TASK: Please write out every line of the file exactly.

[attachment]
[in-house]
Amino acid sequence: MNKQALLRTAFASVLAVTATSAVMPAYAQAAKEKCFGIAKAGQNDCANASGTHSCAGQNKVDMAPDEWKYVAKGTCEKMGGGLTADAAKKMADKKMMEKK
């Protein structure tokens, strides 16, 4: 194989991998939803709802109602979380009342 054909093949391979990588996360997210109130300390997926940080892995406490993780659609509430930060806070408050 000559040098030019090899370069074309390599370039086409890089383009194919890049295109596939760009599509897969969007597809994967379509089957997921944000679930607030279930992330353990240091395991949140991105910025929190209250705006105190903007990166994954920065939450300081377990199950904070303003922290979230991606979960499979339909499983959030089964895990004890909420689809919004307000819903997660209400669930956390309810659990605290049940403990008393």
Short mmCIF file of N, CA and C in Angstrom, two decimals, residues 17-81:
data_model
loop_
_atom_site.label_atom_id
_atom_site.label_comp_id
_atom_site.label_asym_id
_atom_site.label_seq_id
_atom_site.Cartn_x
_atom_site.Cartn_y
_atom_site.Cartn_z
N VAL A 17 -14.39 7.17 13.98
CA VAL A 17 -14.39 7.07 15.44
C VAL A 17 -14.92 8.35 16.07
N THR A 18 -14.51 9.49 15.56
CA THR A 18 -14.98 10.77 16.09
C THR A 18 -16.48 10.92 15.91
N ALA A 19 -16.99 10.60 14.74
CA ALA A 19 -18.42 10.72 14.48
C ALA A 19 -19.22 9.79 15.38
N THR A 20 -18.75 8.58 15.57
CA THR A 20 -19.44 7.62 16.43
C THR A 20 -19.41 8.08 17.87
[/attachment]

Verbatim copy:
[in-house]
Amino acid sequence: MNKQALLRTAFASVLAVTATSAVMPAYAQAAKEKCFGIAKAGQNDCANASGTHSCAGQNKVDMAPDEWKYVAKGTCEKMGGGLTADAAKKMADKKMMEKK
């Protein structure tokens, strides 16, 4: 194989991998939803709802109602979380009342 054909093949391979990588996360997210109130300390997926940080892995406490993780659609509430930060806070408050 000559040098030019090899370069074309390599370039086409890089383009194919890049295109596939760009599509897969969007597809994967379509089957997921944000679930607030279930992330353990240091395991949140991105910025929190209250705006105190903007990166994954920065939450300081377990199950904070303003922290979230991606979960499979339909499983959030089964895990004890909420689809919004307000819903997660209400669930956390309810659990605290049940403990008393």
Short mmCIF file of N, CA and C in Angstrom, two decimals, residues 17-81:
data_model
loop_
_atom_site.label_atom_id
_atom_site.label_comp_id
_atom_site.label_asym_id
_atom_site.label_seq_id
_atom_site.Cartn_x
_atom_site.Cartn_y
_atom_site.Cartn_z
N VAL A 17 -14.39 7.17 13.98
CA VAL A 17 -14.39 7.07 15.44
C VAL A 17 -14.92 8.35 16.07
N THR A 18 -14.51 9.49 15.56
CA THR A 18 -14.98 10.77 16.09
C THR A 18 -16.48 10.92 15.91
N ALA A 19 -16.99 10.60 14.74
CA ALA A 19 -18.42 10.72 14.48
C ALA A 19 -19.22 9.79 15.38
N THR A 20 -18.75 8.58 15.57
CA THR A 20 -19.44 7.62 16.43
C THR A 20 -19.41 8.08 17.87